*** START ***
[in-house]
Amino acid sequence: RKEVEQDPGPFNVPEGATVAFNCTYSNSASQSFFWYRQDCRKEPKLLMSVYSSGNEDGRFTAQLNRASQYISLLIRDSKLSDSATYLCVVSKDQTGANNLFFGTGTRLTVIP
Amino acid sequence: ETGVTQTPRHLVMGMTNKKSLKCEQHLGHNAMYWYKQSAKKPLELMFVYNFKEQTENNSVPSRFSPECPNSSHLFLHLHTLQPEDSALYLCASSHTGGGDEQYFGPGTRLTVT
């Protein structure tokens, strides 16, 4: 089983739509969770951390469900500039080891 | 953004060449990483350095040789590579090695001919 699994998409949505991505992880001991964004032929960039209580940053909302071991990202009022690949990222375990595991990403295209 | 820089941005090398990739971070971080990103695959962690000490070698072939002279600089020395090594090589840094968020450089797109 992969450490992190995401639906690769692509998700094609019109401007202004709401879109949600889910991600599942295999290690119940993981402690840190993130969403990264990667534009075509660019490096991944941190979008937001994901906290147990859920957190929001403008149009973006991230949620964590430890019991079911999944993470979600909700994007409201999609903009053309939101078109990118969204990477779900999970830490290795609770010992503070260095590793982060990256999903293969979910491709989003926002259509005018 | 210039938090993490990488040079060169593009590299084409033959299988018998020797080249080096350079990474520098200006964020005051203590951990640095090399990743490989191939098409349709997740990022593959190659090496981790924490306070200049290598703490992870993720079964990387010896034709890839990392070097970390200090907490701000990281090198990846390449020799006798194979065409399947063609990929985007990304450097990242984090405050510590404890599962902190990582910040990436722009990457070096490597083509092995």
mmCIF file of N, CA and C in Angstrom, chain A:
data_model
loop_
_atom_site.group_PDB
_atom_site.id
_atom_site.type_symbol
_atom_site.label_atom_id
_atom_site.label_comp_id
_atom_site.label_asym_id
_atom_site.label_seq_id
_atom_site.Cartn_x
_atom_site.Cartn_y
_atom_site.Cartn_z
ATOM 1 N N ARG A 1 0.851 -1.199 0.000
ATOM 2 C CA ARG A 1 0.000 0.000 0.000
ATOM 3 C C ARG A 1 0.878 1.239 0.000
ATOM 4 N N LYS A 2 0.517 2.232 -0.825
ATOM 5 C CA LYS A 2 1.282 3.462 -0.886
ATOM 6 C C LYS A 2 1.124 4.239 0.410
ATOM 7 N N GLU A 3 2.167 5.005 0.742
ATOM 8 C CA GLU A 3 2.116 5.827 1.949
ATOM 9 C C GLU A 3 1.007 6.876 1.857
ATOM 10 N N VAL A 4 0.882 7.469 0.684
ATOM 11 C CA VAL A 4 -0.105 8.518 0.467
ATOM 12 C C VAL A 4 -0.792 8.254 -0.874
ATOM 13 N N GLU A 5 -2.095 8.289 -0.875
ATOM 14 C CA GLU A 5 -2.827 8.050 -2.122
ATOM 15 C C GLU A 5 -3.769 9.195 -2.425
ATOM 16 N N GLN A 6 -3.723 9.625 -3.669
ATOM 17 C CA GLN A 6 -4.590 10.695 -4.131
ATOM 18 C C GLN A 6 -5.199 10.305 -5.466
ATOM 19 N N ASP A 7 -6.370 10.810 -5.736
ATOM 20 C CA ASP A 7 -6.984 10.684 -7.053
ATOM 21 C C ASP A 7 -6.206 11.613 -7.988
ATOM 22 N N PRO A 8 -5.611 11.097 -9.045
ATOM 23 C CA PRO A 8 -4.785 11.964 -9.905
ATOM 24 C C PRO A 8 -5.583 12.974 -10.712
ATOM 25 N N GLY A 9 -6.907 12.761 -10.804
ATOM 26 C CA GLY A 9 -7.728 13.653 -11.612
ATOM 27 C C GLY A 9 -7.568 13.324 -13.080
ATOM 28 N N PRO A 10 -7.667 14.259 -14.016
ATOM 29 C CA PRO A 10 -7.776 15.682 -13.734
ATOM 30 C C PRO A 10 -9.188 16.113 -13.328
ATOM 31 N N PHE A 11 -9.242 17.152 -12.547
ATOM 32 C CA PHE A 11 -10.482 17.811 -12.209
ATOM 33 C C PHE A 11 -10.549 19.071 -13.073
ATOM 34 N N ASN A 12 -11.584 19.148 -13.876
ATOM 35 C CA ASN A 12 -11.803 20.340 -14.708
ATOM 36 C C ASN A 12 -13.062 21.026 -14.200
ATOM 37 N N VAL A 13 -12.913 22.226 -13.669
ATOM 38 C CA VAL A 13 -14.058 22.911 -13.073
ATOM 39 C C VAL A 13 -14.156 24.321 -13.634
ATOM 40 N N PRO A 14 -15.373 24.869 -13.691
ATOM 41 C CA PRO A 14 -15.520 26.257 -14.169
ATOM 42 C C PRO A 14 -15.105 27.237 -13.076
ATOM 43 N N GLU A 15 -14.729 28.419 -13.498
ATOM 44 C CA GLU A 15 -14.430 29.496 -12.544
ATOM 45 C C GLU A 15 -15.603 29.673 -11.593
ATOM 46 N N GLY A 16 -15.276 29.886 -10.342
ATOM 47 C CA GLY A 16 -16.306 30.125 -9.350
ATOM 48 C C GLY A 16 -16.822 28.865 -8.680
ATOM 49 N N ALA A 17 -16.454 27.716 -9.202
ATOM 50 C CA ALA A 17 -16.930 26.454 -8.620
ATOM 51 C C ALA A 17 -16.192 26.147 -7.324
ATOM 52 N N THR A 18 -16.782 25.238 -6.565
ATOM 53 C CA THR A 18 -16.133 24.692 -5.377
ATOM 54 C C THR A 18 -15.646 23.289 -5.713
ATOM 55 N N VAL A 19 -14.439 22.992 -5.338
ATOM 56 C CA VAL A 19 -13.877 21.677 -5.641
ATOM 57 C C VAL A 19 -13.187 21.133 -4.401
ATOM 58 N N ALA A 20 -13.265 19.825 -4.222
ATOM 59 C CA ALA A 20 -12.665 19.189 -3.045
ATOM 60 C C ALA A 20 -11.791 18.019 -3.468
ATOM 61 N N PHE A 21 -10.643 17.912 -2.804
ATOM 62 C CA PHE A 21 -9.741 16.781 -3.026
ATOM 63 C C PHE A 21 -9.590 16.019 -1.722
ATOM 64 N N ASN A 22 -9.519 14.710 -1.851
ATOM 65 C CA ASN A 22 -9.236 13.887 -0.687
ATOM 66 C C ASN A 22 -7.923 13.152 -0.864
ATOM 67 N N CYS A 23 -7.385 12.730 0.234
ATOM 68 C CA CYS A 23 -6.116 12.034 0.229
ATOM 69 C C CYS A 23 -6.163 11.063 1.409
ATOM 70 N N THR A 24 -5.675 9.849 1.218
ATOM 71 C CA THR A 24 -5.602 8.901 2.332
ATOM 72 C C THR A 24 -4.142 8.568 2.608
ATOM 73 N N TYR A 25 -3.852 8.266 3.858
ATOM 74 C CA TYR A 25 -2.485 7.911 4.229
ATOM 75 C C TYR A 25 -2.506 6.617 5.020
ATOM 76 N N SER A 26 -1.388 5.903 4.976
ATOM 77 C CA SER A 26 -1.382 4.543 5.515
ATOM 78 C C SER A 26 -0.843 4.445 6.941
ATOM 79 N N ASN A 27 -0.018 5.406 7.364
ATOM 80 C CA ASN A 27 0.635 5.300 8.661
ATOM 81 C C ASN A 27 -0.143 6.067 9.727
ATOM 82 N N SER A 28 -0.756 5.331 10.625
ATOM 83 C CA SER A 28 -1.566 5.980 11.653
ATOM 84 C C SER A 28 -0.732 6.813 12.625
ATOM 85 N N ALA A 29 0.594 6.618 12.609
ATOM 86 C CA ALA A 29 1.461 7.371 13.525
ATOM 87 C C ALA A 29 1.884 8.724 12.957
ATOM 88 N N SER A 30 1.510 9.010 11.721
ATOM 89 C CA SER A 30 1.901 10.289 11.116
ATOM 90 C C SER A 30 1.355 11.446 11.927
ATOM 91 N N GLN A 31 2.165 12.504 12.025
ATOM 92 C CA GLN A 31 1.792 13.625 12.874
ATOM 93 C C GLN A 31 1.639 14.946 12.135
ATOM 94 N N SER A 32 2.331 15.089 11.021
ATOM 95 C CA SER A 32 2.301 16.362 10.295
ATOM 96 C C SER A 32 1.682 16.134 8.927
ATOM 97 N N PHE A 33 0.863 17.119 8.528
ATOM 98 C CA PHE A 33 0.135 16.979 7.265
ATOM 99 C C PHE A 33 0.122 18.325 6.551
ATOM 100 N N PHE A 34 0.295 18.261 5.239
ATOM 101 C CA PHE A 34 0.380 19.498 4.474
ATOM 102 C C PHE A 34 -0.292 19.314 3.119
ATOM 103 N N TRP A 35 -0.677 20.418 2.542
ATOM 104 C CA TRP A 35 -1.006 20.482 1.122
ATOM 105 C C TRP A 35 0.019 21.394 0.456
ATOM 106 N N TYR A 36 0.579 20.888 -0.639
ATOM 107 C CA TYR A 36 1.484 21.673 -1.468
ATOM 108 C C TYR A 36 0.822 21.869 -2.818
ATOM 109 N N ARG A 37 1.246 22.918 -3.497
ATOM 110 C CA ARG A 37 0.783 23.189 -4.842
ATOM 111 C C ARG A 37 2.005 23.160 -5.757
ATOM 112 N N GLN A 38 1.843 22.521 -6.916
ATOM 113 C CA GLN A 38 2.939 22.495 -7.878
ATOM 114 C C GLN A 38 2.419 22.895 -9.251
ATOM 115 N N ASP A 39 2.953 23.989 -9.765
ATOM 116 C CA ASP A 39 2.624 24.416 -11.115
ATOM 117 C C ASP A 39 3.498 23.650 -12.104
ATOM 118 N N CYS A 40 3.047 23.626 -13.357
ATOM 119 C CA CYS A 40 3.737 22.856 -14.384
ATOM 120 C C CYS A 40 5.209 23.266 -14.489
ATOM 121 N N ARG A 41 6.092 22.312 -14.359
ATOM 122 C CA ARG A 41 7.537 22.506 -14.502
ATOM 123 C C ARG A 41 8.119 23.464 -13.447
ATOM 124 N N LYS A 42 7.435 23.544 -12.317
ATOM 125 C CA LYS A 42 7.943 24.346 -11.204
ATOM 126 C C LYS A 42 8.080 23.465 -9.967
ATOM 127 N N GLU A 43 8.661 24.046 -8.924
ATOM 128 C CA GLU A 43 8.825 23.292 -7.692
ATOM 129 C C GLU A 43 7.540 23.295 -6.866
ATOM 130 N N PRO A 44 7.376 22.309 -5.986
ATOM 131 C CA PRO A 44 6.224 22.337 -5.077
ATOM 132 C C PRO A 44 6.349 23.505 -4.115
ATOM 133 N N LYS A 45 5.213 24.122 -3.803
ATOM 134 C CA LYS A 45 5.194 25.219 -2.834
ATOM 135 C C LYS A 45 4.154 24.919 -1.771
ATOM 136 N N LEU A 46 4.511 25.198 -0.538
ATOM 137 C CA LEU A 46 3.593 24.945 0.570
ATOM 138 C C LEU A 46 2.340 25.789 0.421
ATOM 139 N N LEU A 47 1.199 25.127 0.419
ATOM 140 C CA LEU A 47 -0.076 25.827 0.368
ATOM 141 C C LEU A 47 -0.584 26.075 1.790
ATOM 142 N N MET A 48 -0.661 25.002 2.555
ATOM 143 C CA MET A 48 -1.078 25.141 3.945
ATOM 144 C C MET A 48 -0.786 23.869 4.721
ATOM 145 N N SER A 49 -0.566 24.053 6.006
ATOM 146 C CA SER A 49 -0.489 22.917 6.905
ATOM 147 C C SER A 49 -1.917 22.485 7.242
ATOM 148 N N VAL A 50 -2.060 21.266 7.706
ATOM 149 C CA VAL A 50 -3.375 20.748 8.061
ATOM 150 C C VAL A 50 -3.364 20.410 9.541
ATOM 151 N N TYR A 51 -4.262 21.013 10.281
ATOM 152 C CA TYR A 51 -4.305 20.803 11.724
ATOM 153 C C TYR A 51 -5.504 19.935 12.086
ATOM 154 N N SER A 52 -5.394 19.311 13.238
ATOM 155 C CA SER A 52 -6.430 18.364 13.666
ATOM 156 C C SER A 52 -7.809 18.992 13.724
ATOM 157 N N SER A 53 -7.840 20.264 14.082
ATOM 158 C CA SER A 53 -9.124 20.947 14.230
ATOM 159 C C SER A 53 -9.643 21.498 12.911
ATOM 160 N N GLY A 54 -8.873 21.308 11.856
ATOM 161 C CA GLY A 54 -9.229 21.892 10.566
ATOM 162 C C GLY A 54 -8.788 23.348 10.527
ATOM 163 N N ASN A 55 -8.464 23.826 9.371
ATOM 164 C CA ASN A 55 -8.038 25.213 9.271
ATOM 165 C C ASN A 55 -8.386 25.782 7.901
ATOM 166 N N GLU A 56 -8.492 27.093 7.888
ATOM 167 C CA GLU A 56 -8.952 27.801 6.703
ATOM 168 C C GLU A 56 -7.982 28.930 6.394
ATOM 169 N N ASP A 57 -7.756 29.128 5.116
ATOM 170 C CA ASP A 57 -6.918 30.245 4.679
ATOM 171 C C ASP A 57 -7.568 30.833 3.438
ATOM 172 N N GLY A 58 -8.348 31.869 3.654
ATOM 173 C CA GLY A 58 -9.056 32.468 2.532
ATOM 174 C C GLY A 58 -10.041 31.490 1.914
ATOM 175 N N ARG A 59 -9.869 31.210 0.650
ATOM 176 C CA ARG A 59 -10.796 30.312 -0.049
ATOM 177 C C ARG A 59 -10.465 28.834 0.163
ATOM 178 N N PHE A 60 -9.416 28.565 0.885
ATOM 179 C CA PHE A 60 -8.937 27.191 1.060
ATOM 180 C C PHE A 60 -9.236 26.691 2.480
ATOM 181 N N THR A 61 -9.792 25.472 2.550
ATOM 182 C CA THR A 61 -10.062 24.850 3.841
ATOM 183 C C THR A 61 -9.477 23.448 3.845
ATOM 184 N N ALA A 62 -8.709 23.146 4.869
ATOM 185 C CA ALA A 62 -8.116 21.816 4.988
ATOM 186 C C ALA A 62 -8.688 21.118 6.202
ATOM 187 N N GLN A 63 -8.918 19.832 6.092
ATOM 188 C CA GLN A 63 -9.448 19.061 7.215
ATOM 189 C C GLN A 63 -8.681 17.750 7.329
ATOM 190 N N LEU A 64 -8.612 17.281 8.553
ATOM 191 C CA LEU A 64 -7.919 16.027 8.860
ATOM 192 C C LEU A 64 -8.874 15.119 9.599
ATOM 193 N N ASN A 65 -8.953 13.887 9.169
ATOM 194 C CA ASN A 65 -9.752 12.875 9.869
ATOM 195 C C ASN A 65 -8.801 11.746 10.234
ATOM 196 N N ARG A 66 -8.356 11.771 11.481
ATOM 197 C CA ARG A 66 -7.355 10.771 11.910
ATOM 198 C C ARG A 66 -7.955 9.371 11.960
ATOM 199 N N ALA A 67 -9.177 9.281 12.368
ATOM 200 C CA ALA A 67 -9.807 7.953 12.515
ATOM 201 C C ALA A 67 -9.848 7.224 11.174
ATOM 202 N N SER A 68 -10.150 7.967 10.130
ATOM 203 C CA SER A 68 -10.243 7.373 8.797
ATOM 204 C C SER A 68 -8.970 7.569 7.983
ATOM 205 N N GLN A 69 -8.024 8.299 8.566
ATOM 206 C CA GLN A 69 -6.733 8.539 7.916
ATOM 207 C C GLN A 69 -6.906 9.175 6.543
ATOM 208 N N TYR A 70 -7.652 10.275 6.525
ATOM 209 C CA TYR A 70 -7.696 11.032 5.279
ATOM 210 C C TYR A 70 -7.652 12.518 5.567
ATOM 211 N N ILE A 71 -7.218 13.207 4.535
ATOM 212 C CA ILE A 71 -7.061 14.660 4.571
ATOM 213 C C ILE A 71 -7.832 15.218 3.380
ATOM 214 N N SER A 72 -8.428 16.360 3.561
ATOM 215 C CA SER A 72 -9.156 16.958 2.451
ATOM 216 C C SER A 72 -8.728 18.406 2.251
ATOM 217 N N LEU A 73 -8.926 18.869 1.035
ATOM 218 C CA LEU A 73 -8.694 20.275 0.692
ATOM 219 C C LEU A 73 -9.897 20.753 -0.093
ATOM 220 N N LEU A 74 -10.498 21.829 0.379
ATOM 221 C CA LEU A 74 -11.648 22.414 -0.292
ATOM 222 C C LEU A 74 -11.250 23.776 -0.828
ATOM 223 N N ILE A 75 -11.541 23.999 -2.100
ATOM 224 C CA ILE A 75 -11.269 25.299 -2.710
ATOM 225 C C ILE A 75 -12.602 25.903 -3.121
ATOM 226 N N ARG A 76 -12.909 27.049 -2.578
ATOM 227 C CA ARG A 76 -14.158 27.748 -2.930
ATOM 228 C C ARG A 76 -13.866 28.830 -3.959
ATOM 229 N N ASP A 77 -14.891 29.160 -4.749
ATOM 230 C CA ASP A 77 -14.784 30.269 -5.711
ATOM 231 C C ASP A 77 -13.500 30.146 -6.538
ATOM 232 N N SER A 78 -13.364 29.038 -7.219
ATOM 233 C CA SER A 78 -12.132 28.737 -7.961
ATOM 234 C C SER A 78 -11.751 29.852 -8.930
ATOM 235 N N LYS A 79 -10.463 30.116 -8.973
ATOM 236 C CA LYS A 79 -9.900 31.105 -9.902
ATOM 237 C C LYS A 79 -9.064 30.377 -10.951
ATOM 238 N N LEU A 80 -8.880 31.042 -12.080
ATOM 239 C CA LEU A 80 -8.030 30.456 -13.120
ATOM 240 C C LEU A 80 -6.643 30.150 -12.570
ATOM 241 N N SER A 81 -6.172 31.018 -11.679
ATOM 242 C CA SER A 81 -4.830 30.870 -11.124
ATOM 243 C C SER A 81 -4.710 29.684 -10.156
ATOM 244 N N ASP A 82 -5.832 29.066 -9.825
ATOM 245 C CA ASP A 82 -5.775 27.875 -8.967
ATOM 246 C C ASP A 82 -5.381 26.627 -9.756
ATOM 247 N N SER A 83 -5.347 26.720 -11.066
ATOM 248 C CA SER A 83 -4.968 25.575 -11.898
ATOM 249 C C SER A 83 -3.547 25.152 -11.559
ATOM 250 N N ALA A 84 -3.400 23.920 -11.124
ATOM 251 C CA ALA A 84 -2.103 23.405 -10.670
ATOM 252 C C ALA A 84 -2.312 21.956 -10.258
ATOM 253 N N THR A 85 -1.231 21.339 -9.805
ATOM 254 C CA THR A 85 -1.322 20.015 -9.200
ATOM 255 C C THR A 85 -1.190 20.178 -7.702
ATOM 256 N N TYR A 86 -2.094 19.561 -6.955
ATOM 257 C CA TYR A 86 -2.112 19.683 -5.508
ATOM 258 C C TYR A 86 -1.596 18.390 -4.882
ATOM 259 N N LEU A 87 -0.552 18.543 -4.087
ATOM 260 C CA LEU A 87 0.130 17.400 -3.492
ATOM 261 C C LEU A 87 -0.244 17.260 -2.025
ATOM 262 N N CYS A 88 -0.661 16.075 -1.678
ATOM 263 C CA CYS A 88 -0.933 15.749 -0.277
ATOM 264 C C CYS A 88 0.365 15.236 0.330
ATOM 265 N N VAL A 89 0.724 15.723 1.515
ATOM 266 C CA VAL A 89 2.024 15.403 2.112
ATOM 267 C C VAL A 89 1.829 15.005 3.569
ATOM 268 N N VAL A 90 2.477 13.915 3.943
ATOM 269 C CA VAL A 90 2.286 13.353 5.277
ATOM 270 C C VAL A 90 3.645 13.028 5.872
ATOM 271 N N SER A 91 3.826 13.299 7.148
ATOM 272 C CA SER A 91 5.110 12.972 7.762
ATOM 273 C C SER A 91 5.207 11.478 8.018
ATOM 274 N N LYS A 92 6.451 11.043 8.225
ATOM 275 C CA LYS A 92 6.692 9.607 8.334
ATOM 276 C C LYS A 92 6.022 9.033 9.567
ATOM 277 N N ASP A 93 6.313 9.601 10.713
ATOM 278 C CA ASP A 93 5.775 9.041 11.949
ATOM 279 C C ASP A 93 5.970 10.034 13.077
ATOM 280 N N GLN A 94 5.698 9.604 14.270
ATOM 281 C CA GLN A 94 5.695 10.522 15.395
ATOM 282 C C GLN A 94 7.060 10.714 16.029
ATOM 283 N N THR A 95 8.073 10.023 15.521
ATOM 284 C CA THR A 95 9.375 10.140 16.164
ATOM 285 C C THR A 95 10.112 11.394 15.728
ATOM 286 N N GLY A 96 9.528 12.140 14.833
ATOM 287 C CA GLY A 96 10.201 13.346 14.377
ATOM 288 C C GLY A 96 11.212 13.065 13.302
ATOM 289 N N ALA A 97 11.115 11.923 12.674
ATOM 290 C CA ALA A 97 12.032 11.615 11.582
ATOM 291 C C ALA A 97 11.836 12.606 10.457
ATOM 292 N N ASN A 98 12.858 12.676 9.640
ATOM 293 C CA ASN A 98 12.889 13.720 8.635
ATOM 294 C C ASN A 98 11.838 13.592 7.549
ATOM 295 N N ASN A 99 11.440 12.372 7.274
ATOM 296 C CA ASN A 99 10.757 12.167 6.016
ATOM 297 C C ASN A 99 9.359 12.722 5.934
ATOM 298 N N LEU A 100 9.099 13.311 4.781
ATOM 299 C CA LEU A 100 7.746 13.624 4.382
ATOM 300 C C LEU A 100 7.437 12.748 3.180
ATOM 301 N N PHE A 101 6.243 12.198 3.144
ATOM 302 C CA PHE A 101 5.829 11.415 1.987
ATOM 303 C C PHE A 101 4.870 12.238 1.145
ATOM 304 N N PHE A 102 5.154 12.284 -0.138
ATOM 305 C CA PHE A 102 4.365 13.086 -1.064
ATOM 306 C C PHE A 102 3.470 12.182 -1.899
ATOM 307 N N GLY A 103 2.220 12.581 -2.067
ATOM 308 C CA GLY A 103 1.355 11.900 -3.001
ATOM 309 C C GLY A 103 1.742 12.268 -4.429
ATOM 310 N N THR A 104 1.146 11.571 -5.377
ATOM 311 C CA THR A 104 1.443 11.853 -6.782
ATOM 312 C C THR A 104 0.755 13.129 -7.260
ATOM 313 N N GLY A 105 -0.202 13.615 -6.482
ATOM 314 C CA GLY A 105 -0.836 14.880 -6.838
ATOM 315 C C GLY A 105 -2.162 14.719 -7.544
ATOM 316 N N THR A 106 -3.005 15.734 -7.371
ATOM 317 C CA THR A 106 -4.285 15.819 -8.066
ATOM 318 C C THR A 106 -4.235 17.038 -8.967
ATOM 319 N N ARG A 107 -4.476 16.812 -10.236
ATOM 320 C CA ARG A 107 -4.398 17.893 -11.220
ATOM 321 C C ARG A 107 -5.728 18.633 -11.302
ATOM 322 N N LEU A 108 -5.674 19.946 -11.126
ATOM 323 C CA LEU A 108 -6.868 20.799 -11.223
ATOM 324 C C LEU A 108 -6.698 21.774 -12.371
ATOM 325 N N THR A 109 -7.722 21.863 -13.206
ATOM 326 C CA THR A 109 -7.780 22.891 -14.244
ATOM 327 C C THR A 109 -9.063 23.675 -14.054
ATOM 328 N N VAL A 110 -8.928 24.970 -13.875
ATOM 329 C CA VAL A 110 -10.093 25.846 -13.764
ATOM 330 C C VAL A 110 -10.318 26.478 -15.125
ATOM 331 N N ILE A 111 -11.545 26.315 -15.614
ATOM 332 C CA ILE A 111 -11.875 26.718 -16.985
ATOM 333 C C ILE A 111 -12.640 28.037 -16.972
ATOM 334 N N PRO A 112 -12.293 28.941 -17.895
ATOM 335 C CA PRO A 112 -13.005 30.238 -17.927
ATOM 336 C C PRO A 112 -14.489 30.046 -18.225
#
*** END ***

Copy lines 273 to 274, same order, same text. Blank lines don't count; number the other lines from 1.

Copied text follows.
ATOM 256 N N TYR A 86 -2.094 19.561 -6.955
ATOM 257 C CA TYR A 86 -2.112 19.683 -5.508